<html><head><title>The Array Object</title><body>     <body>     <h2>An Array of Numbers</h2>     <script language="JavaScript"> 1       var years = new Array(10); 2  for(var i=0; i < years.length; i++  ){ 3           years[i]=i + 2000; 4           document.write("years[" + i + "] = "+ years[i]                               + "<br>");         }     </script>     </body>     </html> 


  1. The Array() constructor is called to create a 10-element array called years .

  2. The for loop starts with an initial value of i set to 0, which will be the value of the first index in the array. As long as the value of i is less than the length of the array, the body of the loop will be executed. Each time through the loop, i is incremented by 1.

  3. The array is populated here. Each time through the loop, years[i] is assigned the value of i + 2000 .

  4. The value of the new array element is displayed for each iteration of the loop. (See Figure 9.3.)

    Figure 9.3. Output from Example 9.2.


Creating and Populating an Array Simultaneously

When creating an array, you can populate (assign elements to) it at the same time by passing the value of the elements as arguments to the Array() constructor. Later on, you can add or delete elements as you wish. See Example 9.3.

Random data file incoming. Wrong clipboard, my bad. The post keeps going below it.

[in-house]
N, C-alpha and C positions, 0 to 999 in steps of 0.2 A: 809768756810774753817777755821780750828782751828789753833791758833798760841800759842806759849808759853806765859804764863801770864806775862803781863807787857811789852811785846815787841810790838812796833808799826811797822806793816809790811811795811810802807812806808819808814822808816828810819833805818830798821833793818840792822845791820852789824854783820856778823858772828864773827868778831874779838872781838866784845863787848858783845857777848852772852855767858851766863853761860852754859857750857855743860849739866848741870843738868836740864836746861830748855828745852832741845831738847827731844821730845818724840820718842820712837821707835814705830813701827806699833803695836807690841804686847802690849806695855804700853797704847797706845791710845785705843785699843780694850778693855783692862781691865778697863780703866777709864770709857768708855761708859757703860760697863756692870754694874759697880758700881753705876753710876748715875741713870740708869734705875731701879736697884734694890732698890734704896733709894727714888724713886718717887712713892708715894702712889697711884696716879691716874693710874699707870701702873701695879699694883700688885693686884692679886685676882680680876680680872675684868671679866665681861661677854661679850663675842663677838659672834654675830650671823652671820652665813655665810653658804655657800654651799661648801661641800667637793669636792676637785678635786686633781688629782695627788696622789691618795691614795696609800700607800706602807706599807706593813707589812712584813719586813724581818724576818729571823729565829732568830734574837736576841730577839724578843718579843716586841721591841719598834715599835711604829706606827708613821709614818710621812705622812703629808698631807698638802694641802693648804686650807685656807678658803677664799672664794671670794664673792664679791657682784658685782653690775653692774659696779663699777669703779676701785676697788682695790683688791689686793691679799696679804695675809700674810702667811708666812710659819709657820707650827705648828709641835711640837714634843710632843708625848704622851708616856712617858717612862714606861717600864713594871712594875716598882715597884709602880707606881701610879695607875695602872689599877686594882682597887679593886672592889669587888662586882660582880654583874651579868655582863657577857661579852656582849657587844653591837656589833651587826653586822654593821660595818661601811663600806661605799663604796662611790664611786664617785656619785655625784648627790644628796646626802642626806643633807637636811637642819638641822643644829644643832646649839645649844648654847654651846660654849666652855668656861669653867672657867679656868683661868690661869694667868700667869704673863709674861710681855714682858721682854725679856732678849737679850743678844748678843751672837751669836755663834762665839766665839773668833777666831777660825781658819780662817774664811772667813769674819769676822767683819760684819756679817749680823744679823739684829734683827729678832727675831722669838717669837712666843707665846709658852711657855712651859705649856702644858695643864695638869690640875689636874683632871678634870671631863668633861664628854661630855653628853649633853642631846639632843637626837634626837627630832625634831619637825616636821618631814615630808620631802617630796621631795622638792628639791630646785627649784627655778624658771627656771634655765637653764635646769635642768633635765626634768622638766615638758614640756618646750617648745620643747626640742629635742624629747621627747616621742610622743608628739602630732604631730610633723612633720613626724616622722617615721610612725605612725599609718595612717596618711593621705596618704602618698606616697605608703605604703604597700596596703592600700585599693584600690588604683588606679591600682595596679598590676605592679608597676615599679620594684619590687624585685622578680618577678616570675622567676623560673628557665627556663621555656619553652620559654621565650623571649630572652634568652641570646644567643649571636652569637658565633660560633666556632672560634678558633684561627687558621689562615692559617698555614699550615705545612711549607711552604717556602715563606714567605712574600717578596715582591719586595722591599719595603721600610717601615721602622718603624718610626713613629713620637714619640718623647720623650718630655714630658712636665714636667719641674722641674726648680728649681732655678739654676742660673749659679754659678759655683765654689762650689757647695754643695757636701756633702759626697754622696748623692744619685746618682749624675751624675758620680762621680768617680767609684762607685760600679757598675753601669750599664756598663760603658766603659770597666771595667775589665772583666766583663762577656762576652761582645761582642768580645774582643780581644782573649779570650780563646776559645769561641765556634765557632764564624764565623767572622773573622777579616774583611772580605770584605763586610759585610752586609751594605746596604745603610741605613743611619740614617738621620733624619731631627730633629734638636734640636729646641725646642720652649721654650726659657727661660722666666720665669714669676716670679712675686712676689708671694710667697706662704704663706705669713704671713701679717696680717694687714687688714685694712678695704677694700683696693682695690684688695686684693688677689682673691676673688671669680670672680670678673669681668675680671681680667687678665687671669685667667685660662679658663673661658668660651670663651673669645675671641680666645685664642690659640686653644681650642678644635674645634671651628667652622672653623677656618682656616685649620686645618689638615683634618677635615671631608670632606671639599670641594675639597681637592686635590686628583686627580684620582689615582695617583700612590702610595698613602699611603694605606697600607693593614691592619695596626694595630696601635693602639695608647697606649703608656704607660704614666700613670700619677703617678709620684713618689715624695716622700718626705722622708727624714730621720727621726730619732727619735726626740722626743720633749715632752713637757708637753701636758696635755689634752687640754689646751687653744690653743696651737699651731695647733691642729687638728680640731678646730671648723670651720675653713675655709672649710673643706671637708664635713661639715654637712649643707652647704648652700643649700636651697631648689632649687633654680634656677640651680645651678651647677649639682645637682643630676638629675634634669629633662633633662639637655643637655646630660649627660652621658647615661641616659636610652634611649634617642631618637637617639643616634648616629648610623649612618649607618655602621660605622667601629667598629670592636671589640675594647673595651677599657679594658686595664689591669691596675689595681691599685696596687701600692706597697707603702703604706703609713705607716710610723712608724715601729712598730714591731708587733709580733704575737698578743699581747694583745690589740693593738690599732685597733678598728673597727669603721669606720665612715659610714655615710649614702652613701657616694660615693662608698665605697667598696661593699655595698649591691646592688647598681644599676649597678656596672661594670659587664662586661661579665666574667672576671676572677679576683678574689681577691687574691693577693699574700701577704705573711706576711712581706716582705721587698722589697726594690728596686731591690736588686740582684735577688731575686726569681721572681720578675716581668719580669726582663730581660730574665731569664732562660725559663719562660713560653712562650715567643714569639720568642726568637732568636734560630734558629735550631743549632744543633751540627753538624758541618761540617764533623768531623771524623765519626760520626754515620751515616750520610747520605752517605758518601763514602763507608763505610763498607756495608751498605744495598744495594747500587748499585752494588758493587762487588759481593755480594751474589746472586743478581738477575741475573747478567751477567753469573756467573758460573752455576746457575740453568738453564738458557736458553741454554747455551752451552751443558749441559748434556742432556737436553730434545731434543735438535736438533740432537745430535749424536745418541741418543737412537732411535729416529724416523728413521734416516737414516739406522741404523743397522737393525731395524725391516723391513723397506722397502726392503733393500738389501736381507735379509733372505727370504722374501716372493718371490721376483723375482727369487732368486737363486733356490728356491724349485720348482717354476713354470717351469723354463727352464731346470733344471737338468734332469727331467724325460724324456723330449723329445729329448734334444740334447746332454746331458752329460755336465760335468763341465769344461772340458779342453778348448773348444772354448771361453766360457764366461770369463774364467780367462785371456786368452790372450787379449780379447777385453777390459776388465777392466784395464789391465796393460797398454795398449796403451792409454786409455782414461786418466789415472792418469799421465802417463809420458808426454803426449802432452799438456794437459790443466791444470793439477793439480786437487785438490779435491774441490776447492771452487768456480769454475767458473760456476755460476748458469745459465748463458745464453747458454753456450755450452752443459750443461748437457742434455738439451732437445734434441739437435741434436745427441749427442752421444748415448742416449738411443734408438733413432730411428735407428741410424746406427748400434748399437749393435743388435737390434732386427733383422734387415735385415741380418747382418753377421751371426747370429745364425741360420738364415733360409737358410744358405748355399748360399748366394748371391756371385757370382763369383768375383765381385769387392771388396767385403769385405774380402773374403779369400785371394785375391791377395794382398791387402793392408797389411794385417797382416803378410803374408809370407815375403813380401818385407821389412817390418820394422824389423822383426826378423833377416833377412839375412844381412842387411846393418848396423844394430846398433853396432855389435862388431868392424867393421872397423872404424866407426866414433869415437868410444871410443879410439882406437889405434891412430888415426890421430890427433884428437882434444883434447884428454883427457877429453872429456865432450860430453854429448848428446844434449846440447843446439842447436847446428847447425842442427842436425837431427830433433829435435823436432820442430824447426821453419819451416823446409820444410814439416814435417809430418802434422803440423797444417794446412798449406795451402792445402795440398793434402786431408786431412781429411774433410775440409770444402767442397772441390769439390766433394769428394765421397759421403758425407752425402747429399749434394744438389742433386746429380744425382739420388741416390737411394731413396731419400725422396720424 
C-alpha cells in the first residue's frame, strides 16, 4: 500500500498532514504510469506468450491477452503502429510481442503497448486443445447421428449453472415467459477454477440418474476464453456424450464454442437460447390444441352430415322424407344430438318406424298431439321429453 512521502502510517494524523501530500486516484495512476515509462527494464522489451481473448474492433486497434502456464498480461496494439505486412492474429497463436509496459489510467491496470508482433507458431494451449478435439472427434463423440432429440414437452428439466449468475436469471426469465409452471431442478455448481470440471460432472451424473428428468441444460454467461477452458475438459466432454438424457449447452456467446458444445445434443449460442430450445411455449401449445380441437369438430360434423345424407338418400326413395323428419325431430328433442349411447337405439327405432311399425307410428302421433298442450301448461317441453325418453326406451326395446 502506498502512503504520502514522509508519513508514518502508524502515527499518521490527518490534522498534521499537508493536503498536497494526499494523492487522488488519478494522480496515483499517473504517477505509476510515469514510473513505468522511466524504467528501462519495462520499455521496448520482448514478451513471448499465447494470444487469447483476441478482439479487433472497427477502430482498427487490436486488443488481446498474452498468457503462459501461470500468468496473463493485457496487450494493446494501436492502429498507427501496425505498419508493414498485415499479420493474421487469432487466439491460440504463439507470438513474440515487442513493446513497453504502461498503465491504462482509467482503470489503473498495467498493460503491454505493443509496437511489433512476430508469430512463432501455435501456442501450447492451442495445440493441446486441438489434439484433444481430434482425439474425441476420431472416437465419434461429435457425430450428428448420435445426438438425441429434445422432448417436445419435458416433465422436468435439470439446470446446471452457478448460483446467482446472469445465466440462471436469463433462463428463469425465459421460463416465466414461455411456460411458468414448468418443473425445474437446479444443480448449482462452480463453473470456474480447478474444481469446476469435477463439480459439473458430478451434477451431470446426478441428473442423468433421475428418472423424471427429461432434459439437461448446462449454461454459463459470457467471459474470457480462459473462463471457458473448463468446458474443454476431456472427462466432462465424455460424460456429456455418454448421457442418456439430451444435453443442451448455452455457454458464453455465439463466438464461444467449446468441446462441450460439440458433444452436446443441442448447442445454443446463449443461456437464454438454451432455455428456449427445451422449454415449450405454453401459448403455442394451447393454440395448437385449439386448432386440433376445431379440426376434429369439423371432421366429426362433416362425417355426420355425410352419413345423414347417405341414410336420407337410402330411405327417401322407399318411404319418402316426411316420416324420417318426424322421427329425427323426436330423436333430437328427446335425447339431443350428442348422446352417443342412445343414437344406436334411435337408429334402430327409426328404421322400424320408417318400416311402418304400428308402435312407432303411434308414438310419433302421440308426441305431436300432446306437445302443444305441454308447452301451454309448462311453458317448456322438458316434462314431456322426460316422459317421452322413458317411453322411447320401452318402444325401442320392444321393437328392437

Example 9.3
 <html><head><title>The Array Object</title></head>     <body>     <h2>An Array of Colored Strings</h2>     <script language="JavaScript"> 1  var colors = new Array("red", "green", "blue", "purple"  ); 2       for(var i in colors){ 3  document.write("<font color='"+colors[i]+"'>");  4  document.write("colors[" + i + "] = "+ colors[i]   + "<br>");   }  </script>     </body>     </html> 


  1. A new array called colors is created and assigned five colors.

  2. The special for loop iterates through each element of the colors array, using i as the index into the array.

  3. The color of the font is assigned the value of the array element.

  4. The value of each element of the colors array is displayed. The color of the font matches the value. (See Figure 9.4.)